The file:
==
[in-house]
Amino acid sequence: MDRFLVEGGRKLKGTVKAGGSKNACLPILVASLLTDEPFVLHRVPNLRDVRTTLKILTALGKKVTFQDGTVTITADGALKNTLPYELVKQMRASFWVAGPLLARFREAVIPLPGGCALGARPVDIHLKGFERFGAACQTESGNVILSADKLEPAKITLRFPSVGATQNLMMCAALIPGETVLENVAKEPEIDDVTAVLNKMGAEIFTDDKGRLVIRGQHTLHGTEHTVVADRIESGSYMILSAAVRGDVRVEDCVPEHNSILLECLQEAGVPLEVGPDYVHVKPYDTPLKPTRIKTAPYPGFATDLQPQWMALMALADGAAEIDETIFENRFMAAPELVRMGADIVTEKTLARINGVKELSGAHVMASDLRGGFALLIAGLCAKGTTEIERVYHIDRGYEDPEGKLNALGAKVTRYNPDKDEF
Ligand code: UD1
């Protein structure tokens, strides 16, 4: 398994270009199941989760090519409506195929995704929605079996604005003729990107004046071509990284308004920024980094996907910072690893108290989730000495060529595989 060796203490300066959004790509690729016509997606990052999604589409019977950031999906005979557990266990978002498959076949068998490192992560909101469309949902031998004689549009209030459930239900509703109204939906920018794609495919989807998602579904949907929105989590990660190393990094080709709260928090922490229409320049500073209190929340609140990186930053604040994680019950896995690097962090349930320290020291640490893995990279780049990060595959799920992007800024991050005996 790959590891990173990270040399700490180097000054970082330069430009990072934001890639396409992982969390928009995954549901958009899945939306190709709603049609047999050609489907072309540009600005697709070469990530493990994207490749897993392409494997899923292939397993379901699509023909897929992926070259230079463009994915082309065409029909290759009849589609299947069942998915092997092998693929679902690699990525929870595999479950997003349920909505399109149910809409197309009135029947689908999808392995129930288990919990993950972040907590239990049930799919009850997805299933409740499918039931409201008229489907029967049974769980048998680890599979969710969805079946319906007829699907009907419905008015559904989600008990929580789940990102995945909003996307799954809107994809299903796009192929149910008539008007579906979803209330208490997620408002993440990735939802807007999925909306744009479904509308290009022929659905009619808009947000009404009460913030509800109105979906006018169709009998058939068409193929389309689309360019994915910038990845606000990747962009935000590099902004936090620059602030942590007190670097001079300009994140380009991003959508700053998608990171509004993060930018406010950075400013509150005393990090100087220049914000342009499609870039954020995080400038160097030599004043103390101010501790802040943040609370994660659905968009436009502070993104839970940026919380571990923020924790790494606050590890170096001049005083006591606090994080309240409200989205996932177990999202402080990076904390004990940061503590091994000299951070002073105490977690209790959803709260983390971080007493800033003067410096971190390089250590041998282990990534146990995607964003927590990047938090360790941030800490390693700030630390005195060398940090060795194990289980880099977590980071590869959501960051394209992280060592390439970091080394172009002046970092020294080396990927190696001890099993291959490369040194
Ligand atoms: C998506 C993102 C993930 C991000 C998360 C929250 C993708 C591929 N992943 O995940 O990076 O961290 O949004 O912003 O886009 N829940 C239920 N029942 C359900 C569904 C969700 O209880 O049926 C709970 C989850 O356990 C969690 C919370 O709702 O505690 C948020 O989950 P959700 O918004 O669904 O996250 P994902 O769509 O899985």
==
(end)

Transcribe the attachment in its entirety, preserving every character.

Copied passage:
[in-house]
Amino acid sequence: MDRFLVEGGRKLKGTVKAGGSKNACLPILVASLLTDEPFVLHRVPNLRDVRTTLKILTALGKKVTFQDGTVTITADGALKNTLPYELVKQMRASFWVAGPLLARFREAVIPLPGGCALGARPVDIHLKGFERFGAACQTESGNVILSADKLEPAKITLRFPSVGATQNLMMCAALIPGETVLENVAKEPEIDDVTAVLNKMGAEIFTDDKGRLVIRGQHTLHGTEHTVVADRIESGSYMILSAAVRGDVRVEDCVPEHNSILLECLQEAGVPLEVGPDYVHVKPYDTPLKPTRIKTAPYPGFATDLQPQWMALMALADGAAEIDETIFENRFMAAPELVRMGADIVTEKTLARINGVKELSGAHVMASDLRGGFALLIAGLCAKGTTEIERVYHIDRGYEDPEGKLNALGAKVTRYNPDKDEF
Ligand code: UD1
């Protein structure tokens, strides 16, 4: 398994270009199941989760090519409506195929995704929605079996604005003729990107004046071509990284308004920024980094996907910072690893108290989730000495060529595989 060796203490300066959004790509690729016509997606990052999604589409019977950031999906005979557990266990978002498959076949068998490192992560909101469309949902031998004689549009209030459930239900509703109204939906920018794609495919989807998602579904949907929105989590990660190393990094080709709260928090922490229409320049500073209190929340609140990186930053604040994680019950896995690097962090349930320290020291640490893995990279780049990060595959799920992007800024991050005996 790959590891990173990270040399700490180097000054970082330069430009990072934001890639396409992982969390928009995954549901958009899945939306190709709603049609047999050609489907072309540009600005697709070469990530493990994207490749897993392409494997899923292939397993379901699509023909897929992926070259230079463009994915082309065409029909290759009849589609299947069942998915092997092998693929679902690699990525929870595999479950997003349920909505399109149910809409197309009135029947689908999808392995129930288990919990993950972040907590239990049930799919009850997805299933409740499918039931409201008229489907029967049974769980048998680890599979969710969805079946319906007829699907009907419905008015559904989600008990929580789940990102995945909003996307799954809107994809299903796009192929149910008539008007579906979803209330208490997620408002993440990735939802807007999925909306744009479904509308290009022929659905009619808009947000009404009460913030509800109105979906006018169709009998058939068409193929389309689309360019994915910038990845606000990747962009935000590099902004936090620059602030942590007190670097001079300009994140380009991003959508700053998608990171509004993060930018406010950075400013509150005393990090100087220049914000342009499609870039954020995080400038160097030599004043103390101010501790802040943040609370994660659905968009436009502070993104839970940026919380571990923020924790790494606050590890170096001049005083006591606090994080309240409200989205996932177990999202402080990076904390004990940061503590091994000299951070002073105490977690209790959803709260983390971080007493800033003067410096971190390089250590041998282990990534146990995607964003927590990047938090360790941030800490390693700030630390005195060398940090060795194990289980880099977590980071590869959501960051394209992280060592390439970091080394172009002046970092020294080396990927190696001890099993291959490369040194
Ligand atoms: C998506 C993102 C993930 C991000 C998360 C929250 C993708 C591929 N992943 O995940 O990076 O961290 O949004 O912003 O886009 N829940 C239920 N029942 C359900 C569904 C969700 O209880 O049926 C709970 C989850 O356990 C969690 C919370 O709702 O505690 C948020 O989950 P959700 O918004 O669904 O996250 P994902 O769509 O899985």